Seniors: What’s to Do? Part Two

Dec 30th, 2009 | By | Category: Senior Moments Blog

Yesterday we dealt with productive ways for investing time, energy and compassion during the season.  Principally, the focus was on Food Banks and Shelters and individual giving to those in desperate need.

Today we turn to the elderly, the lonely, the child, and the ill.  Many persons find themselves stranded during the holidays, almost literally on a lonely island in which there is little to no companionship, attention, or thought given to them during these festive days.

Many reside in facilities, assisted care, nursing homes, memory care centers, facilities in which they are bed ridden or are in recovery from a fall, surgery, or being watched after because of illness.  Many have no immediate family nearby.  Many have no immediate family at all.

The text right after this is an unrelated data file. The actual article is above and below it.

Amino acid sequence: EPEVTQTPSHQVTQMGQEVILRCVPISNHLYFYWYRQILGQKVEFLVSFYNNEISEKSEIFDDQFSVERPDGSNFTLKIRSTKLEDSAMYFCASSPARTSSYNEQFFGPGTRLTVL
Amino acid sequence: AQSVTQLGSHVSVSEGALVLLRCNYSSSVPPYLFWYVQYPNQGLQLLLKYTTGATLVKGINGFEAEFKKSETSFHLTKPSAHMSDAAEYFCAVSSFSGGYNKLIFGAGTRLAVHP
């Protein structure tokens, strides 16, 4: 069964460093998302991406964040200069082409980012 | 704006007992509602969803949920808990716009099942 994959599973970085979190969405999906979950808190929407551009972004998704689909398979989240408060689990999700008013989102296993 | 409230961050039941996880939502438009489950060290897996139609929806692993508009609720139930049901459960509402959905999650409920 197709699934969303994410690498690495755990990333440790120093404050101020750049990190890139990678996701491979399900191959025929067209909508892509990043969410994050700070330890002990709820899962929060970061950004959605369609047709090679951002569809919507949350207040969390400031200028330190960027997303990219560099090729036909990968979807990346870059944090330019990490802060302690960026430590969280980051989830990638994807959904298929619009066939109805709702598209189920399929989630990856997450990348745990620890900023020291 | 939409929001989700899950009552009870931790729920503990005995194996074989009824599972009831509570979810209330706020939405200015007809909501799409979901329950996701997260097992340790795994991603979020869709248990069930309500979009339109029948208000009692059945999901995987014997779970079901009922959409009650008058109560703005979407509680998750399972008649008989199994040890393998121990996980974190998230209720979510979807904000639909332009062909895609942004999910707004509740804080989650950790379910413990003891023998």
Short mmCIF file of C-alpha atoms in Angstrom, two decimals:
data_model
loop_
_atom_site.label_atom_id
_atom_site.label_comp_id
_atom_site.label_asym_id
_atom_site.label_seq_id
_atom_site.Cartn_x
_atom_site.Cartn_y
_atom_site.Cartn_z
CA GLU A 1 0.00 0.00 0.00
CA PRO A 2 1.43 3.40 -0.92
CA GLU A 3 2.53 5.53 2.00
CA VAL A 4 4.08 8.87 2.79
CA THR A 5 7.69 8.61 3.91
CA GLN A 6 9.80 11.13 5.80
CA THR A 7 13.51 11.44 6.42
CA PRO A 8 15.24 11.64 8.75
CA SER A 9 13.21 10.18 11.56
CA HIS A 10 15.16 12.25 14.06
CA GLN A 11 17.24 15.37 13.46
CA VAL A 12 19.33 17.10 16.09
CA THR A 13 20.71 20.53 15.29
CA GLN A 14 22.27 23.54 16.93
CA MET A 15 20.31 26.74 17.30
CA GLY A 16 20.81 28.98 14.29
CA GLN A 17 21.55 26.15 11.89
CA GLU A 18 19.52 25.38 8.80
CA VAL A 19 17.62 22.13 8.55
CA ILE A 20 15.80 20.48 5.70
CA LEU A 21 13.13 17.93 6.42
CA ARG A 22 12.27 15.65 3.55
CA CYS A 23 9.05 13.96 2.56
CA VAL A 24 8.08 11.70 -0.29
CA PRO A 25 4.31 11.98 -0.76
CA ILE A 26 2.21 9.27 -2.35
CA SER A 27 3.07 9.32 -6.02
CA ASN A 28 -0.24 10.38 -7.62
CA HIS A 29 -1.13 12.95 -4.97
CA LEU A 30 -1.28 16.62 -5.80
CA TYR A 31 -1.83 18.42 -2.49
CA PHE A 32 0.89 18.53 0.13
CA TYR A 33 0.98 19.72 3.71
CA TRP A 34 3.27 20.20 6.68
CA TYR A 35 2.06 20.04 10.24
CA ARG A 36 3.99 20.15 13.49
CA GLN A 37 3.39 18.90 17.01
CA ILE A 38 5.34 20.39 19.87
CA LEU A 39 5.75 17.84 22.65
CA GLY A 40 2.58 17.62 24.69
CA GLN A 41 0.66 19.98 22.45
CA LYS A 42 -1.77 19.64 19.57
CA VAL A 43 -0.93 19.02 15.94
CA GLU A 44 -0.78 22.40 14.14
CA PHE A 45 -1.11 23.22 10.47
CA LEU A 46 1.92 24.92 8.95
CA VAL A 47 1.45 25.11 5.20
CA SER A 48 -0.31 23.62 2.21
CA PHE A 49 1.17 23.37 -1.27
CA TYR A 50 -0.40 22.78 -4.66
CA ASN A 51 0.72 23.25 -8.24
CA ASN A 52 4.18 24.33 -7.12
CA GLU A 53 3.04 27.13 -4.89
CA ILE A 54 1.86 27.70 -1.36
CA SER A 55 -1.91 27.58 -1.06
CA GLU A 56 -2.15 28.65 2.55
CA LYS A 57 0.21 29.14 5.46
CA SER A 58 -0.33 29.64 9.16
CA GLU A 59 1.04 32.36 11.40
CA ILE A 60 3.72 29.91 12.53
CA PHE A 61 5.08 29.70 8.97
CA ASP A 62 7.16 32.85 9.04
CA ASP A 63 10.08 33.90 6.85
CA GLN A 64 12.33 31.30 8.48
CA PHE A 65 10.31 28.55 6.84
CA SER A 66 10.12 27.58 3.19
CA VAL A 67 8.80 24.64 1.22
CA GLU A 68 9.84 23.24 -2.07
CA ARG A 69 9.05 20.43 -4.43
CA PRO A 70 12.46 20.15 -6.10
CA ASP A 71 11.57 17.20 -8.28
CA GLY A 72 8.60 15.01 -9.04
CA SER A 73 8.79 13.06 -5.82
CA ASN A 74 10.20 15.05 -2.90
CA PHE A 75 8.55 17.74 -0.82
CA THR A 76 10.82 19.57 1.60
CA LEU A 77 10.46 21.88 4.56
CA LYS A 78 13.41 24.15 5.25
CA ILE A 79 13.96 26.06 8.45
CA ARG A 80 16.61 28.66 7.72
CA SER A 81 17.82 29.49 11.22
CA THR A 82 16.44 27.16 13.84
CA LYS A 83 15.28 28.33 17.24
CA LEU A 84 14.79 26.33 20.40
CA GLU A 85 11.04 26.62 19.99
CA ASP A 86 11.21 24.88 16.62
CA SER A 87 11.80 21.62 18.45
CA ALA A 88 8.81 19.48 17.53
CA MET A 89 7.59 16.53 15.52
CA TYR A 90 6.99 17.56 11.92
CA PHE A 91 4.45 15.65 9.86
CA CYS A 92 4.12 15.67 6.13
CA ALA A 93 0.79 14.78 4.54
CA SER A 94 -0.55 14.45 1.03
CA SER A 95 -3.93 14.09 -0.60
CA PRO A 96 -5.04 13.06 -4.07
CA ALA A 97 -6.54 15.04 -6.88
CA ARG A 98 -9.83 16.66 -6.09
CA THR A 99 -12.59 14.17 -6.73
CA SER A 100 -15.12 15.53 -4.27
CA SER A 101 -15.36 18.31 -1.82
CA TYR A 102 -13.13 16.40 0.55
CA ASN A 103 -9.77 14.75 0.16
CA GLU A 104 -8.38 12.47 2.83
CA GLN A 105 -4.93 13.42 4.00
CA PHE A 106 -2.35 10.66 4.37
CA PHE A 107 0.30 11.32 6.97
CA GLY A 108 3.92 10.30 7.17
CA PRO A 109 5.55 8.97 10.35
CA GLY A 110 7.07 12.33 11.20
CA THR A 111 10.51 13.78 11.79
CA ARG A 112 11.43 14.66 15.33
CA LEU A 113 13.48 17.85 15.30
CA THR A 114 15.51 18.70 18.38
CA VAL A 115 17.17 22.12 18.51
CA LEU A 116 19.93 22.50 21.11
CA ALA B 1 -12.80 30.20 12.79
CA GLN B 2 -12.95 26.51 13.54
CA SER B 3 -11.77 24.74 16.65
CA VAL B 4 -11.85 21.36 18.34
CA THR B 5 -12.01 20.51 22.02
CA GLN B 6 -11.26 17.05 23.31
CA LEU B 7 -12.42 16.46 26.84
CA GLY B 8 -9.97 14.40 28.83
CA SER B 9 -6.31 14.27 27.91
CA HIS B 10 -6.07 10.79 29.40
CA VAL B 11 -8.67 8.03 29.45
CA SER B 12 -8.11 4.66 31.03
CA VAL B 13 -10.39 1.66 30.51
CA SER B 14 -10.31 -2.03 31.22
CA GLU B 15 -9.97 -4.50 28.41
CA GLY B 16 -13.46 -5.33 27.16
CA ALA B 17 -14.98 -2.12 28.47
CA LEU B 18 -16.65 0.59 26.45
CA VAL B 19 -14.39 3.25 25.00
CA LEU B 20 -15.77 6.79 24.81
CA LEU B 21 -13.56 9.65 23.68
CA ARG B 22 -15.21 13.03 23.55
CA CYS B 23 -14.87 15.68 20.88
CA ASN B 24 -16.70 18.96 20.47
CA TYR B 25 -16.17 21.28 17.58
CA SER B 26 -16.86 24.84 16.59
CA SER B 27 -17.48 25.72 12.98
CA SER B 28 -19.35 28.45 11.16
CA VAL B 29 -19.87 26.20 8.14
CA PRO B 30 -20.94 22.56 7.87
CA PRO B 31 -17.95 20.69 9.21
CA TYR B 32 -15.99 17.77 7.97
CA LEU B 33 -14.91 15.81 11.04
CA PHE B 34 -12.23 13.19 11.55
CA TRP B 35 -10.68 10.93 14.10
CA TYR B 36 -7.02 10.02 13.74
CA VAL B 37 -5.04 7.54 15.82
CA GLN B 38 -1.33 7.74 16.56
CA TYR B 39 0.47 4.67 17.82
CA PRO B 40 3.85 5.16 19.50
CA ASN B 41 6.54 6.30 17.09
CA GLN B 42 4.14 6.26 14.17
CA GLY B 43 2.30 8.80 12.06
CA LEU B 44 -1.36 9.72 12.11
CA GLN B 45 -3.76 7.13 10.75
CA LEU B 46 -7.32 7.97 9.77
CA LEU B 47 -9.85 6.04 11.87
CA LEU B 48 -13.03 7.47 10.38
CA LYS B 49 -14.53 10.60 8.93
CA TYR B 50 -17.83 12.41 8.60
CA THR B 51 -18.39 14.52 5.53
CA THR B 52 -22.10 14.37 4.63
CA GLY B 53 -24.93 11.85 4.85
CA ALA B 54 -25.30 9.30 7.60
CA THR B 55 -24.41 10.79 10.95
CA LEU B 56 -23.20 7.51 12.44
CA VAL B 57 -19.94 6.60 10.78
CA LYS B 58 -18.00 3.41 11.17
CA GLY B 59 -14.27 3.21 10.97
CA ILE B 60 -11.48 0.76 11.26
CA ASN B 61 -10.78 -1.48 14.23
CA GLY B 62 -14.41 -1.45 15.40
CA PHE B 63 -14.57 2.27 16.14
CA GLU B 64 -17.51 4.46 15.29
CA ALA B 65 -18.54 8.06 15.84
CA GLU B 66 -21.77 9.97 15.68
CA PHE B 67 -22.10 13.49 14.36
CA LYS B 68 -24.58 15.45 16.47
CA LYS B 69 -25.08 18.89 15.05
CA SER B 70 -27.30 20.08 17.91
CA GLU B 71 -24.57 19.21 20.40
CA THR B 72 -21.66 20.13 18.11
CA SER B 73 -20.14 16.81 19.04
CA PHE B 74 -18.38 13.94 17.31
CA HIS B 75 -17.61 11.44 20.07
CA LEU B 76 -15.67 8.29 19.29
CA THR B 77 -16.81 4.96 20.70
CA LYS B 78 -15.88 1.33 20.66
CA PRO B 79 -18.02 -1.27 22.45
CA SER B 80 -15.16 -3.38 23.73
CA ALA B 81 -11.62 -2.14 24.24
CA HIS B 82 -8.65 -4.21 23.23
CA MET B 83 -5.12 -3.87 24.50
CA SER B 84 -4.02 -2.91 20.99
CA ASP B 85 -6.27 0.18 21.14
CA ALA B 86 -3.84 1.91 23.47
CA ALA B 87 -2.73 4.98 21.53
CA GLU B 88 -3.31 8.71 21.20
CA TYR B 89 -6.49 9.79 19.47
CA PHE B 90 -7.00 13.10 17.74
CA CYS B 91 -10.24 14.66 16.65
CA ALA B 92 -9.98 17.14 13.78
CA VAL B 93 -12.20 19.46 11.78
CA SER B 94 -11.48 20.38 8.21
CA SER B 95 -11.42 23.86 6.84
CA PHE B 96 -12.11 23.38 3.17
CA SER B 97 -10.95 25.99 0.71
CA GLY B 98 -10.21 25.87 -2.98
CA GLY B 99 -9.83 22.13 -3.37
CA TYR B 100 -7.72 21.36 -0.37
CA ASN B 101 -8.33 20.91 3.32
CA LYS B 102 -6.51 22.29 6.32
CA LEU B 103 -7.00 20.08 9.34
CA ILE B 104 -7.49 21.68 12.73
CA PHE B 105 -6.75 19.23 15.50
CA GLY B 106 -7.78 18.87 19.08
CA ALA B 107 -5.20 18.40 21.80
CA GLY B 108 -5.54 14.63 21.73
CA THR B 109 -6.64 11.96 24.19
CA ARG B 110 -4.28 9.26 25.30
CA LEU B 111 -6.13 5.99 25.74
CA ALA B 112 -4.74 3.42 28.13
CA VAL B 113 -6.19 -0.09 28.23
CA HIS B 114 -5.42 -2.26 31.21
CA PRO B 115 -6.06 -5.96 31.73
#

A visit to these facilities, discovering beforehand and soliciting the cooperation of staff, can prove to be an enormous lift to persons who are alone and lonely.  Perhaps bringing a small gift of fruit or a book that might prove inspirational, so long as permission is given, would bring a smile.  A bouquet or Christmas card to brighten their room might be nice. 

Search out for children who may be in the hospital over the holidays.  Check with the appropriate care persons to determine what limits there are to visits and gifts and so on.   Inquire if a pet might be allowed for the child to enjoy briefly.

While there will likely be fewer men in these situations, do not overlook them if they are present.  The persons we seek are persons who can benefit emotionally and physically from a visit and the attention a visit affords. 

After your presence has left, those who were the recipients of your time and attention will be enriched and given the gift of love and appreciation.  No greater gifts can be laid at a person’s feet than caring and thoughtfulness.

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